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Is your energy meter spying on you?

Thursday, 17 April 2014 01:45

Utility companies across the country are have been steadily launching initiatives to install smart meters at customers homes, but many have protested, saying that it infringes on their privacy rights and may even cause health issues.Toby Talbot/AP

Utility companies across the U.S. are installing smart meters in customers’ homes, touting the technology’s energy-saving ways, but opponents argue that the meters are opening a Pandora’s box of privacy concerns.

The smart energy meters read electric or gas usage, and enable a power company to collect detailed usage data on a particular home or building.

Published in US NEWS
Is your home's energy meter spying on you?
Thursday, 17 April 2014 01:30

Utility companies across the country are have been steadily launching initiatives to install smart meters at customers homes, but many have protested, saying that it infringes on their privacy rights and may even cause health issues.Toby Talbot/AP

Utility companies across the U.S. are installing smart meters in customers’ homes, touting the technology’s energy-saving ways, but opponents argue that the meters are opening a Pandora’s box of privacy concerns.

The smart energy meters read electric or gas usage, and enable a power company to collect detailed usage data on a particular home or building.

Published in US NEWS

Utility companies across the country are have been steadily launching initiatives to install smart meters at customers homes, but many have protested, saying that it infringes on their privacy rights and may even cause health issues.Toby Talbot/AP

Utility companies across the U.S. are installing smart meters in customers’ homes, touting the technology’s energy-saving ways, but opponents argue that the meters are opening a Pandora’s box of privacy concerns.

The smart energy meters read electric or gas usage, and enable a power company to collect detailed usage data on a particular home or building.

Published in US NEWS

OMAHA, Neb. – A Nebraska civil liberties group is representing a Lincoln man arrested by police last month for handing out religious pamphlets outside Lincoln's Pinnacle Bank Arena.

The American Civil Liberties Union of Nebraska said Wednesday that Larry Ball was on a public sidewalk and exercising his First Amendment rights when he handed out the fliers.

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Attorneys with the ACLU filed a motion Monday in Ball's case requesting that the charges against him be dismissed.

Published in US NEWS

A New Jersey high school student says he was suspended from school after refusing to remove a Confederate flag on his truck.

Gregory Vied, 17, told News12.com he was suspended for flying the flag on his pickup truck, which was parked in a student lot at Steinert High School in Hamilton Township.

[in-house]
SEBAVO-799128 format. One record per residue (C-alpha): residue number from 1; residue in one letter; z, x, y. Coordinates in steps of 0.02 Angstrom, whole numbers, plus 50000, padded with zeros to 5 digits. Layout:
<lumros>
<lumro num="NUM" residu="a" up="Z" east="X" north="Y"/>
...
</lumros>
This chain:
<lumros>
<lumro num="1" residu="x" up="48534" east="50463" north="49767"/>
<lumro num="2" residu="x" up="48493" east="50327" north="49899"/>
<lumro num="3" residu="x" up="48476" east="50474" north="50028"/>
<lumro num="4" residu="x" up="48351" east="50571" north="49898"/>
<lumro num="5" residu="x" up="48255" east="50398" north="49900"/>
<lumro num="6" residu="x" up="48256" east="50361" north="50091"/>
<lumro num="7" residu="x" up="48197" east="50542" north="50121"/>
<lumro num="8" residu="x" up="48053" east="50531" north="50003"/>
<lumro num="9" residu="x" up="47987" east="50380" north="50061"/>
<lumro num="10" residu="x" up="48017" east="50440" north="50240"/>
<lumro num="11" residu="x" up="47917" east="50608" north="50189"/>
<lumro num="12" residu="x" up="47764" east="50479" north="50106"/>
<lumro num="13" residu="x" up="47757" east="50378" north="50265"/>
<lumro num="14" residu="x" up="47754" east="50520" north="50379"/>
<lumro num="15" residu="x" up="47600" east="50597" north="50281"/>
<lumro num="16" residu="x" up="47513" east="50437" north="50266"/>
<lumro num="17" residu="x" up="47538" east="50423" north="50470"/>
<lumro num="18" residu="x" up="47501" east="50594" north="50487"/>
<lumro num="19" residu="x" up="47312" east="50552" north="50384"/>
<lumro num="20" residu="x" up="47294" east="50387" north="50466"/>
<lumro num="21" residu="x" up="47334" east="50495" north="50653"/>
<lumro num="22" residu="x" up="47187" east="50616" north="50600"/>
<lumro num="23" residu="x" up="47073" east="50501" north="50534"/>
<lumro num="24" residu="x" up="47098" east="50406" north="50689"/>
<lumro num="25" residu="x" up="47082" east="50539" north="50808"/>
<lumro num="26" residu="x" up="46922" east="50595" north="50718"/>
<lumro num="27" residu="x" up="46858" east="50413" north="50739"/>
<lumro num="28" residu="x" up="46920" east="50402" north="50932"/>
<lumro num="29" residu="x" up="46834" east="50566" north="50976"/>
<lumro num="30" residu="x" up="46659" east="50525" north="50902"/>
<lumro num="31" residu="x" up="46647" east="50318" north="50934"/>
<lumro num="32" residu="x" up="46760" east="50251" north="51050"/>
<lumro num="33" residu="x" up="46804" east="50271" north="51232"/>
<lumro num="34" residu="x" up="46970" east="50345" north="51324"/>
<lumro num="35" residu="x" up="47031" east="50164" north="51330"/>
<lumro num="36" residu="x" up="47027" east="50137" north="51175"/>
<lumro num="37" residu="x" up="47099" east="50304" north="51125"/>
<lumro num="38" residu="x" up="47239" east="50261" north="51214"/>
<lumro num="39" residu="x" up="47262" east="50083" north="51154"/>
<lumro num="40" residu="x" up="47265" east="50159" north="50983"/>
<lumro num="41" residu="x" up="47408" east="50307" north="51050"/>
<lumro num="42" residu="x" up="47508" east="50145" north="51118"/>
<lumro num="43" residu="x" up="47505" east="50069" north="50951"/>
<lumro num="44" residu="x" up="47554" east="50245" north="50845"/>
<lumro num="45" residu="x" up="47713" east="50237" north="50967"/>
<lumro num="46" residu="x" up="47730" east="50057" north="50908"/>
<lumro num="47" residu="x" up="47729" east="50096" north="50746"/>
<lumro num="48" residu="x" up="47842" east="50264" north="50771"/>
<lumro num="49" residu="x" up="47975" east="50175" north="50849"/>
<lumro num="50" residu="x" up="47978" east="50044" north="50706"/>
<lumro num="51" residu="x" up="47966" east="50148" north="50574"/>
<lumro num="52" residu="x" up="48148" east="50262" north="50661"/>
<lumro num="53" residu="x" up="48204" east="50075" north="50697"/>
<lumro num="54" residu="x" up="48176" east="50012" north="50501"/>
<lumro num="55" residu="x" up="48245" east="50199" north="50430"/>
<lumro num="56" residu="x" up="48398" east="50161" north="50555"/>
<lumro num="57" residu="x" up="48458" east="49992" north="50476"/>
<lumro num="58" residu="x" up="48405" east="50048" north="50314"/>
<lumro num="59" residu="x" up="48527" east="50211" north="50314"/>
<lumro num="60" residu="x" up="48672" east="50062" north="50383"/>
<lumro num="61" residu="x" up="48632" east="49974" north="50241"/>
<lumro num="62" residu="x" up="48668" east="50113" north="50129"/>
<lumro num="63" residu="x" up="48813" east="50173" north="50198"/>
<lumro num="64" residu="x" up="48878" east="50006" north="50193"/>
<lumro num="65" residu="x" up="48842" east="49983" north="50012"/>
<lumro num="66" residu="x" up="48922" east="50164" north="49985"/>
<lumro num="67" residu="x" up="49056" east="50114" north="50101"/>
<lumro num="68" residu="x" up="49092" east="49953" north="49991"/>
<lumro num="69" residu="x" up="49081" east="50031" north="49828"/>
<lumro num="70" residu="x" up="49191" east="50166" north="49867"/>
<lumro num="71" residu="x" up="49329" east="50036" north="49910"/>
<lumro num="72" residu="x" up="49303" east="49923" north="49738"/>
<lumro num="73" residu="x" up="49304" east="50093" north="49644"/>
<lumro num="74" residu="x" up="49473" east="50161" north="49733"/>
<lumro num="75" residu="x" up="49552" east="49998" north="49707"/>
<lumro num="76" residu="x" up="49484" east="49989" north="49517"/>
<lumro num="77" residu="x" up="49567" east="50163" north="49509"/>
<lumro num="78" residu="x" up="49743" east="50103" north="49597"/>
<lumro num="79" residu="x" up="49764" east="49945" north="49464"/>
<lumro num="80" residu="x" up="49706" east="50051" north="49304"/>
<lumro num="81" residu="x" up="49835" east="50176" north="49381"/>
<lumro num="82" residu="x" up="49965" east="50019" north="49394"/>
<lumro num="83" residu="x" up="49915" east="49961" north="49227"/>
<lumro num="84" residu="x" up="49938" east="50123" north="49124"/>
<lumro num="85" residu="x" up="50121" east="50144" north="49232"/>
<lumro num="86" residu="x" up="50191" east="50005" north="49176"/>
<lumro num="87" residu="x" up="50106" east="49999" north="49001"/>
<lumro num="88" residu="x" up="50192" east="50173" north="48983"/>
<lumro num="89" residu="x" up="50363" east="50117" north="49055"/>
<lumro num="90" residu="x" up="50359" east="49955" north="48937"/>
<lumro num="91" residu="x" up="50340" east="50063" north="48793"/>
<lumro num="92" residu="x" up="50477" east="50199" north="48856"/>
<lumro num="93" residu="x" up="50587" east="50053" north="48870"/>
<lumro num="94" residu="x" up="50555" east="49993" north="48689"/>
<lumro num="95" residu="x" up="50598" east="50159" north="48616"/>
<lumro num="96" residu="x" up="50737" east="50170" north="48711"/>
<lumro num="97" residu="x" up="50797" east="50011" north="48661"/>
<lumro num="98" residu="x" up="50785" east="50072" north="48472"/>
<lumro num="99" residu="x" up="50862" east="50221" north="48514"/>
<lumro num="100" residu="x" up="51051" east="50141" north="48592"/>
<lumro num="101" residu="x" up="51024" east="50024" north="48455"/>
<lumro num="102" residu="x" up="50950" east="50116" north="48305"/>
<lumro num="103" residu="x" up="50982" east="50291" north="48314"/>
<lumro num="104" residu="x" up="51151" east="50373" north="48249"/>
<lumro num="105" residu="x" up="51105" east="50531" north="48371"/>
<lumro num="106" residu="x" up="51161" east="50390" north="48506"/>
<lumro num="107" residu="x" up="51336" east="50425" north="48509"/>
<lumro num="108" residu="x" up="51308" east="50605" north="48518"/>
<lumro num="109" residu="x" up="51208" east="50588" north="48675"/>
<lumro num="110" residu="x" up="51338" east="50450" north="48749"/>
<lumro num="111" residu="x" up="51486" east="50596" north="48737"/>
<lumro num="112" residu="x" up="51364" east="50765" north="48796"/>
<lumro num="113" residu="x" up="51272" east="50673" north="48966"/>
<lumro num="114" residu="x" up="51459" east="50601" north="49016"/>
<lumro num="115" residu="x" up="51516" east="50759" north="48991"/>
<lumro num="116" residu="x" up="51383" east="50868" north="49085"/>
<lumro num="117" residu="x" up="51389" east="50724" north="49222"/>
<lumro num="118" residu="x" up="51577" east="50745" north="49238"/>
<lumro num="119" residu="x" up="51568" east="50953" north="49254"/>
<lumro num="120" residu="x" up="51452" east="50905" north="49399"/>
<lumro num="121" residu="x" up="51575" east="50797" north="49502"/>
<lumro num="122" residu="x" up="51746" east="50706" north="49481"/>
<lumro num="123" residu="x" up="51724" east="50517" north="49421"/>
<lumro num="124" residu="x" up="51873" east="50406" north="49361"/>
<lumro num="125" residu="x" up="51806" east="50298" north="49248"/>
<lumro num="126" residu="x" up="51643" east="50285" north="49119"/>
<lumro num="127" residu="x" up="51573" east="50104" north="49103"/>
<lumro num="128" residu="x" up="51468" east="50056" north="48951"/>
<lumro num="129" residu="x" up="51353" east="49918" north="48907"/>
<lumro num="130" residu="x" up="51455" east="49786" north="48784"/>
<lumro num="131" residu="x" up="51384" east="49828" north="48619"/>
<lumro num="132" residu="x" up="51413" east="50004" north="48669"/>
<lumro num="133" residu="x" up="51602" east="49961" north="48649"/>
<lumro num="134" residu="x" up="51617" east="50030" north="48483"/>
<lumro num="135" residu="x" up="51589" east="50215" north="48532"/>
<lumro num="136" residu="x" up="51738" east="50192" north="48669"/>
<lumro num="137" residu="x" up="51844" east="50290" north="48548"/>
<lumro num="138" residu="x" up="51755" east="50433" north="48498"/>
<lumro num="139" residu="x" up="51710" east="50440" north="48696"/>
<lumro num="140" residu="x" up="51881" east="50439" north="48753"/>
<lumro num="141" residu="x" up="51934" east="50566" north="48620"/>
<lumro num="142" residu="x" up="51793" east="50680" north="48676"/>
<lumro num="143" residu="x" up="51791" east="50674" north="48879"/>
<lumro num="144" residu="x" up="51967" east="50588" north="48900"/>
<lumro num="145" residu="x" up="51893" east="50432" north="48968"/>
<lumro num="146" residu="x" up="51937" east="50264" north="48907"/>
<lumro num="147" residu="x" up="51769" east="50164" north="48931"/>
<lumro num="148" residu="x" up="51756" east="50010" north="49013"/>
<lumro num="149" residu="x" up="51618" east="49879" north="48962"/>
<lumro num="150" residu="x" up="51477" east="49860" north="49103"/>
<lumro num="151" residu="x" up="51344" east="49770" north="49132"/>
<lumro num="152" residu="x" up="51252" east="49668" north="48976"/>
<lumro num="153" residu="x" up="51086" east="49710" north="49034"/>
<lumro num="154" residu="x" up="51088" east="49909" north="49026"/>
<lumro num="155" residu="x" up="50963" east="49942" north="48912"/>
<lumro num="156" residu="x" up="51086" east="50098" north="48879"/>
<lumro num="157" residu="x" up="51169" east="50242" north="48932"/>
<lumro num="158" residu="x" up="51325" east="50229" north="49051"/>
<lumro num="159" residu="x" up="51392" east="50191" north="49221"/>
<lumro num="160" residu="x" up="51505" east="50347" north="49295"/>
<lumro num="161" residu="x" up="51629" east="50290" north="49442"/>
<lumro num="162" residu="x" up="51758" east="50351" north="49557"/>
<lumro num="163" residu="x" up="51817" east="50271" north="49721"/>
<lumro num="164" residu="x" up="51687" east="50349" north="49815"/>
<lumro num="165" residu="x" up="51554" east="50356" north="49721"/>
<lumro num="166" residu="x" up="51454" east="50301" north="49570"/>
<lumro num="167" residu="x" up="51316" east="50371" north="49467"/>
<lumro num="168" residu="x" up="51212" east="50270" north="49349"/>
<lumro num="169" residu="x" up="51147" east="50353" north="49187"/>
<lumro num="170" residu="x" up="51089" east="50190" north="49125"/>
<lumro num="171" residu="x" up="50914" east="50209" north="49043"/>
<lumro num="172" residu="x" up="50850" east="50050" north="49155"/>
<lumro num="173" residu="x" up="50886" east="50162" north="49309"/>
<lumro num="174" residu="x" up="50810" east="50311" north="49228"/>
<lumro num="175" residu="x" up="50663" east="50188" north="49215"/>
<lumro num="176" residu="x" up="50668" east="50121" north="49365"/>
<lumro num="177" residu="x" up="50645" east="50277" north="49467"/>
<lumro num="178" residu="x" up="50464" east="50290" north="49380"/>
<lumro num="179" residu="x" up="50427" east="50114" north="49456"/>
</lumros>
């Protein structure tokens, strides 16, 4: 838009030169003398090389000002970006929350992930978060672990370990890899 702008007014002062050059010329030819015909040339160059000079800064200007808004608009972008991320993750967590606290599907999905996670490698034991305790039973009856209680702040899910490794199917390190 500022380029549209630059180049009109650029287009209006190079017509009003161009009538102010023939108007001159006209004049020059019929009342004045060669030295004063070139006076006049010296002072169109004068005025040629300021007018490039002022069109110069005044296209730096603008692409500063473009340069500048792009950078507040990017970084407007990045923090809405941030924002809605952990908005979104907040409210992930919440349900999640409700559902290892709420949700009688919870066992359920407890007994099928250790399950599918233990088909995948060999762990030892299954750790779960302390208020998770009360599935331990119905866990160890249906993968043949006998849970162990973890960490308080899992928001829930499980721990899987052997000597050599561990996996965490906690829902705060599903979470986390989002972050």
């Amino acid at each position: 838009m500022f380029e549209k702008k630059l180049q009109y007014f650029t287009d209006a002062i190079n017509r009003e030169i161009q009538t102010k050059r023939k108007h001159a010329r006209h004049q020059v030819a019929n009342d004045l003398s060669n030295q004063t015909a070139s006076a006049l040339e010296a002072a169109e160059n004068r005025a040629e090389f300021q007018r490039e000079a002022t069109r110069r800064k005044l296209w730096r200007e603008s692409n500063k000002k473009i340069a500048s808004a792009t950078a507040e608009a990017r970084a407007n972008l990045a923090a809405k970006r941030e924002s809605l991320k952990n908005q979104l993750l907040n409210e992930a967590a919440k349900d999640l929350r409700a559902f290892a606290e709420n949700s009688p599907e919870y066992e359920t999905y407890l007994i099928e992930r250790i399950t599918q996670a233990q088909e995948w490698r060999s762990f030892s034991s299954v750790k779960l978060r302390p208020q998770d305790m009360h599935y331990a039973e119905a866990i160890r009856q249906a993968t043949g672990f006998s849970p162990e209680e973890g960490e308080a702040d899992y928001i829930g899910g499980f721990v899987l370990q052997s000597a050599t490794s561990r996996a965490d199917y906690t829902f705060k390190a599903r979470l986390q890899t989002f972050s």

Vied says he refused to remove the flag despite repeated warnings from administrators. He says he understands the history of the flag, but that he sees it only as a representation of Southern pride and a connection to relatives from the South.

Published in US NEWS

A Minnesota school district has agreed to pay $70,000 to settle a lawsuit that claimed school officials violated a student's constitutional rights by viewing her Facebook and email accounts without permission.

The lawsuit, filed in 2012 by the American Civil Liberties Union of Minnesota, alleged that Riley Stratton, now 15, was given detention after posting disparaging comments about a teacher's aide on her Facebook page, even though she was at home and not using school computers.

Published in US NEWS

A Minnesota school district has agreed to pay $70,000 to settle a lawsuit that claimed school officials violated a student's constitutional rights by viewing her Facebook and email accounts without permission.

The lawsuit, filed in 2012 by the American Civil Liberties Union of Minnesota, alleged that Riley Stratton, now 15, was given detention after posting disparaging comments about a teacher's aide on her Facebook page, even though she was at home and not using school computers.

Published in US NEWS

PORTLAND, Ore. – Thirteen people, including four U.S. veterans, say their inclusion on the no-fly list deprives them of due process rights, while lawyers representing the U.S. government claim explaining such placement involves classified information and could endanger national security.

U.S. District Court Judge Anna Brown in August rejected the government's assertion that people on the no-fly list can travel by other means, adding that being on the list does not deprive them of personal liberties.

Published in US NEWS

March 10, 2014: Edward Snowden talks during a simulcast conversation during the SXSW Interactive Festival on Monday, in Austin, Texas.AP

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church-and-state-300x181It has been a disturbing week for American Christians. At Shaw Air Force Base in Sumter, South Carolina, a nativity scene was removed after complaints from the Military Religious Freedom Foundation.

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